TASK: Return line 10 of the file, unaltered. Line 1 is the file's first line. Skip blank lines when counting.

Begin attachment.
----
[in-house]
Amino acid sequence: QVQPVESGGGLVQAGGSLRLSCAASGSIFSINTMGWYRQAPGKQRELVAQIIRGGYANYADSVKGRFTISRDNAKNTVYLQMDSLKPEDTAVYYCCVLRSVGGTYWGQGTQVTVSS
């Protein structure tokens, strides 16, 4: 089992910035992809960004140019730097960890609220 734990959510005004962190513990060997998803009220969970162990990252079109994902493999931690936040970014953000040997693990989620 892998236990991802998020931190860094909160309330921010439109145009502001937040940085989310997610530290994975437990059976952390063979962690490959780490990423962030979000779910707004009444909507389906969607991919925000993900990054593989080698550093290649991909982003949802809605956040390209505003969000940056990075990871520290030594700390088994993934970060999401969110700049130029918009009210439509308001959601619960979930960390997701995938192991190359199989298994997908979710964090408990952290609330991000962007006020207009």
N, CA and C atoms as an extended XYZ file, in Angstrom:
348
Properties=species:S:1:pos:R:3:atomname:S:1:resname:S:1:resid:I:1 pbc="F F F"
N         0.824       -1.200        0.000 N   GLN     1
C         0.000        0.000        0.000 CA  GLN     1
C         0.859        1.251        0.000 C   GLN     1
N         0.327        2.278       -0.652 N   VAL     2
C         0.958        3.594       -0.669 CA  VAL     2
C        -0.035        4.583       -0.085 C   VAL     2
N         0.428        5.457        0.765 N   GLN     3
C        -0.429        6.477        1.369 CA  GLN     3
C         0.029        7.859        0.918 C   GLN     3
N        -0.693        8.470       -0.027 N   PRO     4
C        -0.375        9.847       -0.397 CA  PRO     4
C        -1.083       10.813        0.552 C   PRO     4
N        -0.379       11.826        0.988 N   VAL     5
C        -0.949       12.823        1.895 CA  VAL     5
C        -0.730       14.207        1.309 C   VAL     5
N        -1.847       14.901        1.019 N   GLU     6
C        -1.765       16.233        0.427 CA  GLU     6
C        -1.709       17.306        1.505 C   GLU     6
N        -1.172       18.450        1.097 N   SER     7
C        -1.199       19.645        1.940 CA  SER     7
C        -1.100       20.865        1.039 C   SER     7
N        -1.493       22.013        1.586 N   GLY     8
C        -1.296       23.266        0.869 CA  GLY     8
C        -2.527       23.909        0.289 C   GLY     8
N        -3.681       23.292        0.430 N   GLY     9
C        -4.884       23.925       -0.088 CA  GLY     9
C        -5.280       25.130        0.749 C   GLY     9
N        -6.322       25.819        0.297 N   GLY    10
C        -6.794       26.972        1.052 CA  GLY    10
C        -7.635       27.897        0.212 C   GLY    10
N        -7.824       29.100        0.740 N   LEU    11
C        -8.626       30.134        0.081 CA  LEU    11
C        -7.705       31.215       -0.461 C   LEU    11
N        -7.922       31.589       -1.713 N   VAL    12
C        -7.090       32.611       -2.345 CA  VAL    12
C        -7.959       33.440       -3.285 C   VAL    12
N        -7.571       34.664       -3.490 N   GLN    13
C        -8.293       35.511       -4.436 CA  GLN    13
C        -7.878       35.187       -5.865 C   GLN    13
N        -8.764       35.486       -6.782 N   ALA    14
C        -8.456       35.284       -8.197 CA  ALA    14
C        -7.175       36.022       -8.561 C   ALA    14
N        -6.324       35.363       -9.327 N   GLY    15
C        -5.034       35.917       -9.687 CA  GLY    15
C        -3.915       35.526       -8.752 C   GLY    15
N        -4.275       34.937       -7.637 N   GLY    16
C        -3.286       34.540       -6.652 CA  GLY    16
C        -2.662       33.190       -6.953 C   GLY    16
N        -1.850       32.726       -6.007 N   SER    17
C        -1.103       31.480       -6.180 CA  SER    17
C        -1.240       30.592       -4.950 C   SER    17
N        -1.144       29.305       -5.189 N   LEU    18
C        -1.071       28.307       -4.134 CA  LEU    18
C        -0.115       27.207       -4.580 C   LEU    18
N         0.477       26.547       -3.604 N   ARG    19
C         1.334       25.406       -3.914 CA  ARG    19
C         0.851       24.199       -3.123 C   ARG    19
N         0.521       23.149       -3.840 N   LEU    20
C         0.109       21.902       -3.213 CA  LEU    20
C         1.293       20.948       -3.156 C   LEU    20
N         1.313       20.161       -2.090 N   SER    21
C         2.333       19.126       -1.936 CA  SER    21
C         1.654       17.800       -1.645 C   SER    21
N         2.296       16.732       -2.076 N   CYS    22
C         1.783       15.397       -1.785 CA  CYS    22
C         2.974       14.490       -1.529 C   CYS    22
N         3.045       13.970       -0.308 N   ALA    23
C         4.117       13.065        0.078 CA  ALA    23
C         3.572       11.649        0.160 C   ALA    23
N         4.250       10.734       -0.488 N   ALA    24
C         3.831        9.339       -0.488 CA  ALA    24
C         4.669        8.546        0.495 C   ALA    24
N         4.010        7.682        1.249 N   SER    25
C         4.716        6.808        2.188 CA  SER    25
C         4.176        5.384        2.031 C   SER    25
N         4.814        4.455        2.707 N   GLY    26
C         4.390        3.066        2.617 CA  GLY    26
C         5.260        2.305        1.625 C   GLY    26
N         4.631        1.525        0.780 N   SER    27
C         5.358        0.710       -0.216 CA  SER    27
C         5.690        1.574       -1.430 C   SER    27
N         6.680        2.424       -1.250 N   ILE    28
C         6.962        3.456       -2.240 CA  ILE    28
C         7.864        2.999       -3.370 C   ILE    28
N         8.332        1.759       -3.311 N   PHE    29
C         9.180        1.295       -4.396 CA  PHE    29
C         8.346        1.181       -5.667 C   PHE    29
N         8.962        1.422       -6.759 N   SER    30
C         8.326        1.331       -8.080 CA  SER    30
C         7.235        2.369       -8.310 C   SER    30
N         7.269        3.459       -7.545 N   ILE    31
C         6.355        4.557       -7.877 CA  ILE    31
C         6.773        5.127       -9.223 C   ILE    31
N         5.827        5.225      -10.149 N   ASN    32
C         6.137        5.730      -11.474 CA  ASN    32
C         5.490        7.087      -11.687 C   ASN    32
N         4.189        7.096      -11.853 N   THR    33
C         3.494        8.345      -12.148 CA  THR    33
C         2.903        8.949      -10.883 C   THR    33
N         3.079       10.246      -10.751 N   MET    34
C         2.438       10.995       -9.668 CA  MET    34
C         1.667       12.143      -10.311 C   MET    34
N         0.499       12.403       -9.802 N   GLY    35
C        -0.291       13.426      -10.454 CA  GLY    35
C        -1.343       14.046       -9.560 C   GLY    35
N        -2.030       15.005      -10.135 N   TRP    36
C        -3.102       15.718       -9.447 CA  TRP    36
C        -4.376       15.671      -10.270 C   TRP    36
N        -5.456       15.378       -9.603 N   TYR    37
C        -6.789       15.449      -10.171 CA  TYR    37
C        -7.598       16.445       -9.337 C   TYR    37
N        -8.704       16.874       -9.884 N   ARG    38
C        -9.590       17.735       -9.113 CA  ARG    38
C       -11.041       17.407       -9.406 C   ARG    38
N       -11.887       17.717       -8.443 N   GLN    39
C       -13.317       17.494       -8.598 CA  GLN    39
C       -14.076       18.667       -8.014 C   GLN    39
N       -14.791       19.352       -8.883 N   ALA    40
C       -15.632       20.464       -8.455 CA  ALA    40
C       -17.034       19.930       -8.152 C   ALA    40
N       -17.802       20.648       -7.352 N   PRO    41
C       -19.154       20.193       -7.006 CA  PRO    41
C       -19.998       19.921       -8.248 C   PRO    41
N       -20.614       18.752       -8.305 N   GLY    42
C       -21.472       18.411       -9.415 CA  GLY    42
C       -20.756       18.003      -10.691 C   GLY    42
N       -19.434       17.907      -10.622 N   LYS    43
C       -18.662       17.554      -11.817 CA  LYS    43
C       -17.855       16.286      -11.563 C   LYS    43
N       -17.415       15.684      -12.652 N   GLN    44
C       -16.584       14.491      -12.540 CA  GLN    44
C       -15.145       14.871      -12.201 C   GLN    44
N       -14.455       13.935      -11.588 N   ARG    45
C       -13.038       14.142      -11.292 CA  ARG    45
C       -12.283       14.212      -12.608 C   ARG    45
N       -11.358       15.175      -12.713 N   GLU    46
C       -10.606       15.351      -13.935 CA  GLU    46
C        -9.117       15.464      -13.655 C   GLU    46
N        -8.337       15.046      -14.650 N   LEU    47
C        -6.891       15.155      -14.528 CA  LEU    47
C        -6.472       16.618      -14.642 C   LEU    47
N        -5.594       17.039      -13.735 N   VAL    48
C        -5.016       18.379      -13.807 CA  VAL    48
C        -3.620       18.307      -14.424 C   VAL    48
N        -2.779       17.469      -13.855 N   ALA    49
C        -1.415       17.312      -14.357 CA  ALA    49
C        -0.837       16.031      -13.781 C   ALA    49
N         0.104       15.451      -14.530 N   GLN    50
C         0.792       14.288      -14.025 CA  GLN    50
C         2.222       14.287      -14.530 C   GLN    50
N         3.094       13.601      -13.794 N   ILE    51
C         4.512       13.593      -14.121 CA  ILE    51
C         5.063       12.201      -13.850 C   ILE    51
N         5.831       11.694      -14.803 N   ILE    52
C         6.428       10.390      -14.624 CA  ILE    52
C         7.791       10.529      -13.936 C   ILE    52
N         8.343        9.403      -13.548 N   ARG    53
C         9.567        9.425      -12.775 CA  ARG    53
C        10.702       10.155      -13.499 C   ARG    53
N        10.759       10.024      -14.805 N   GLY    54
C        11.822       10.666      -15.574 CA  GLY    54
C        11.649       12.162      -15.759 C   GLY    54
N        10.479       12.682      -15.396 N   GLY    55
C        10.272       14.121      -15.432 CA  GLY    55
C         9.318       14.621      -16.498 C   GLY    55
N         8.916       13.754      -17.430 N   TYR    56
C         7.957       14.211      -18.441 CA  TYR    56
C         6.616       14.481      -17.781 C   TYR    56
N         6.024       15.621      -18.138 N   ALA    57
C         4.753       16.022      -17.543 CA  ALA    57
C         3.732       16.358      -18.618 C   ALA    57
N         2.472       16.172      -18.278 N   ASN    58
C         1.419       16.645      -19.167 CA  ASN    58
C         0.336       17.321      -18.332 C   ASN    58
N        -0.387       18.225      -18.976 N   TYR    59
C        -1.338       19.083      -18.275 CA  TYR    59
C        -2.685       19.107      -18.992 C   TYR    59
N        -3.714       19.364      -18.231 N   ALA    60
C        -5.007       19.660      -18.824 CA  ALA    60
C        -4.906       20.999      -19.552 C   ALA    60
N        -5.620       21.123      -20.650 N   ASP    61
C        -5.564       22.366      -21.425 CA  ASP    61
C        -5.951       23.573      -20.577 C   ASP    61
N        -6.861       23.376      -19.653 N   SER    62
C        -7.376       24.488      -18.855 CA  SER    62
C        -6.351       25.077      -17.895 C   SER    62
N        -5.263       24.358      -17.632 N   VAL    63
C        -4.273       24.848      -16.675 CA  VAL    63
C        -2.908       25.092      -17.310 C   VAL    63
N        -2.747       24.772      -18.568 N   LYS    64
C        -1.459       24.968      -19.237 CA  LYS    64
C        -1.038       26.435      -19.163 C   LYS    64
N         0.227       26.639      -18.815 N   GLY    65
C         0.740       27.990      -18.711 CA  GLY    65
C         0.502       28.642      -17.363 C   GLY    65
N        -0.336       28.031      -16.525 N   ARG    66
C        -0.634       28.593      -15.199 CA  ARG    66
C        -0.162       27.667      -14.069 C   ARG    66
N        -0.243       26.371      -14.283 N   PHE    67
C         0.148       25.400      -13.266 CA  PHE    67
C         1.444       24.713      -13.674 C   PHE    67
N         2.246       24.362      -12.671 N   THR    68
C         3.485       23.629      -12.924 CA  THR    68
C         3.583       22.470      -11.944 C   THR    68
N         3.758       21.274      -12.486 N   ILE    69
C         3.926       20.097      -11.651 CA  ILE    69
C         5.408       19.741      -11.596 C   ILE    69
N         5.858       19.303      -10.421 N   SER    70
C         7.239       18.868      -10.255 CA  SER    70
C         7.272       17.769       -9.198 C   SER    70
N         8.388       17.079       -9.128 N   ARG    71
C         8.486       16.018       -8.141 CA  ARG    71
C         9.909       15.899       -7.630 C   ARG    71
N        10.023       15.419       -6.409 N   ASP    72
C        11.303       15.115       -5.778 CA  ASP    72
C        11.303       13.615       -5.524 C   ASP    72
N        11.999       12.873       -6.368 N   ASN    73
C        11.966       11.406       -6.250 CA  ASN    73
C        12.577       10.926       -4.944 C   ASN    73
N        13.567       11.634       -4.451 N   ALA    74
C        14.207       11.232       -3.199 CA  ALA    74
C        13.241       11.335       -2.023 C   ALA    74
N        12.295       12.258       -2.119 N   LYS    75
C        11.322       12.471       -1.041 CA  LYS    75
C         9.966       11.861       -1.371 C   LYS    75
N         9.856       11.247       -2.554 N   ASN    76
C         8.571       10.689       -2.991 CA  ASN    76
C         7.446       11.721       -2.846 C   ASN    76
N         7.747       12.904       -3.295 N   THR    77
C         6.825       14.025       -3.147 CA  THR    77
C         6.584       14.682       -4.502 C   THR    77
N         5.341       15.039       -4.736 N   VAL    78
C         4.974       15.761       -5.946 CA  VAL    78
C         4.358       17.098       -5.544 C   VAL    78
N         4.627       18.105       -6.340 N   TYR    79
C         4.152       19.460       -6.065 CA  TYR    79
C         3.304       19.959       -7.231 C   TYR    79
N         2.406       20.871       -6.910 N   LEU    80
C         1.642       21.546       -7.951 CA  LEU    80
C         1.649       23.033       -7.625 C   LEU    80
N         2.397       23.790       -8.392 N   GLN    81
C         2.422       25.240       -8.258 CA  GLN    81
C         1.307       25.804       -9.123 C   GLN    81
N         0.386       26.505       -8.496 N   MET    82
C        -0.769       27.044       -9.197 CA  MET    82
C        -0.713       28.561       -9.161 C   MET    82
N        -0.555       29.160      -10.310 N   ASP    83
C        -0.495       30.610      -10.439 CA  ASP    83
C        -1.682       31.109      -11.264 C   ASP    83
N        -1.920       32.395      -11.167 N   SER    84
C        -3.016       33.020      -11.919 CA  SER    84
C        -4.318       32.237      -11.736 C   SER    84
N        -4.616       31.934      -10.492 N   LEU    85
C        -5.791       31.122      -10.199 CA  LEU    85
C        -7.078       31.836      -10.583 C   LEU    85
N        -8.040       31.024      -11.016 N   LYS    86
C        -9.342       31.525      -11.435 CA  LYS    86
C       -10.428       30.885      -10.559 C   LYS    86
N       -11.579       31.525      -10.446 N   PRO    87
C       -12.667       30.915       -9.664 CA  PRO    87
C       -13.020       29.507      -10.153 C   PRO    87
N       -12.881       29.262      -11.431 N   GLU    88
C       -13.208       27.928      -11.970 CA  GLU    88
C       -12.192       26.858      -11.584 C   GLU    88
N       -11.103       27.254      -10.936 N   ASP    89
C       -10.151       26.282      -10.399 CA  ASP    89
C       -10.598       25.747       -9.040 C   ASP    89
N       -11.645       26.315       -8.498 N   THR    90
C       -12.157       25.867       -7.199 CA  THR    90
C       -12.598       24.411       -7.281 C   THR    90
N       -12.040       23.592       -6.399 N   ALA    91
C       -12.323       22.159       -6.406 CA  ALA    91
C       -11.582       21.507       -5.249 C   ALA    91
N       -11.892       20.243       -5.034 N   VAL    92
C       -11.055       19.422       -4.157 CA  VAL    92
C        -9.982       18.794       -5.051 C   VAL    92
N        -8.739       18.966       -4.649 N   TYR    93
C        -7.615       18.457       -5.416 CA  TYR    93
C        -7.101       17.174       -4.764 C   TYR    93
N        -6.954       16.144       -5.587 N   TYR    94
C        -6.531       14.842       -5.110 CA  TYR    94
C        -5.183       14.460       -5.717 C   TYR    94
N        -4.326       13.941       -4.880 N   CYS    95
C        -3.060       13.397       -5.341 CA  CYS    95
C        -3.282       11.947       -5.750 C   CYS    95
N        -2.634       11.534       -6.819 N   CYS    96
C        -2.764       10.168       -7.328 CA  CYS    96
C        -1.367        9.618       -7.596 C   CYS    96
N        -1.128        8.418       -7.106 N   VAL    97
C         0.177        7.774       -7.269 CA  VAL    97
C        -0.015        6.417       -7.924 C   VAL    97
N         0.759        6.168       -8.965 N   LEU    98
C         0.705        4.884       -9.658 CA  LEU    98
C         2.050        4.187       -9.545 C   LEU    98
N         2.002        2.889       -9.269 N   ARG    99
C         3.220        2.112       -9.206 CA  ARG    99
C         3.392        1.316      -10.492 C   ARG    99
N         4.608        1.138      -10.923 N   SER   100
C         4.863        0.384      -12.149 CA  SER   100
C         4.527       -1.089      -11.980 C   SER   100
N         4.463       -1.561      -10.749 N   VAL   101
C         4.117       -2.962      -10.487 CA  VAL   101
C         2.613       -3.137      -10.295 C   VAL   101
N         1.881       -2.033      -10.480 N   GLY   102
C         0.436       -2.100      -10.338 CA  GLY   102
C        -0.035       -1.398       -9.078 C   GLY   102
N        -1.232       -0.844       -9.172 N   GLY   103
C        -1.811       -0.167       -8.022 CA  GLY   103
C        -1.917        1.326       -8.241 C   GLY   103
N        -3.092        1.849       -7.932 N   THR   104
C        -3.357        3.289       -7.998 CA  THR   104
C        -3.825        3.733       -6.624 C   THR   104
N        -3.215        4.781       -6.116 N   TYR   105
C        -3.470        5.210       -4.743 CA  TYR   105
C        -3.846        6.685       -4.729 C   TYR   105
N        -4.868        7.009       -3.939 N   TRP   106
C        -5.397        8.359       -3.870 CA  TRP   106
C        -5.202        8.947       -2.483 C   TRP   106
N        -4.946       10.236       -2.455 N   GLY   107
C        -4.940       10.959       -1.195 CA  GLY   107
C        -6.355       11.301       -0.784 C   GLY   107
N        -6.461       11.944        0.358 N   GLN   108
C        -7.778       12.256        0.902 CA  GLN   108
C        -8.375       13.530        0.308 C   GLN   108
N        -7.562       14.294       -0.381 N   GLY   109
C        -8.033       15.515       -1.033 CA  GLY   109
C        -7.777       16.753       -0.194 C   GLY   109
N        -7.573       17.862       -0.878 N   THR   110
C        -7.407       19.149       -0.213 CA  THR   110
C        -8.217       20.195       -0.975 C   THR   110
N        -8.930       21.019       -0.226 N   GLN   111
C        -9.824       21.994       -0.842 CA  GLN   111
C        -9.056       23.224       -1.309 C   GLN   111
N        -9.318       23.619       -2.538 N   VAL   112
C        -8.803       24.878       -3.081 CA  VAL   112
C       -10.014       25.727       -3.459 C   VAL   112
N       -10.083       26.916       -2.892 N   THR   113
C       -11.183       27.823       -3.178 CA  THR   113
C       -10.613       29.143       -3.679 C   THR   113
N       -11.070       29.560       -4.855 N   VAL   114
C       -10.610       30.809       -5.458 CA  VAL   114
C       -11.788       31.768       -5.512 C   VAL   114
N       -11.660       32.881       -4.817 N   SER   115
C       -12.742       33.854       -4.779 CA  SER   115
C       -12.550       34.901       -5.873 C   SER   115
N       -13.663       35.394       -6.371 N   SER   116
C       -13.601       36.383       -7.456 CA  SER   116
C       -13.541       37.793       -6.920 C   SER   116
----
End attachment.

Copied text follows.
N         0.327        2.278       -0.652 N   VAL     2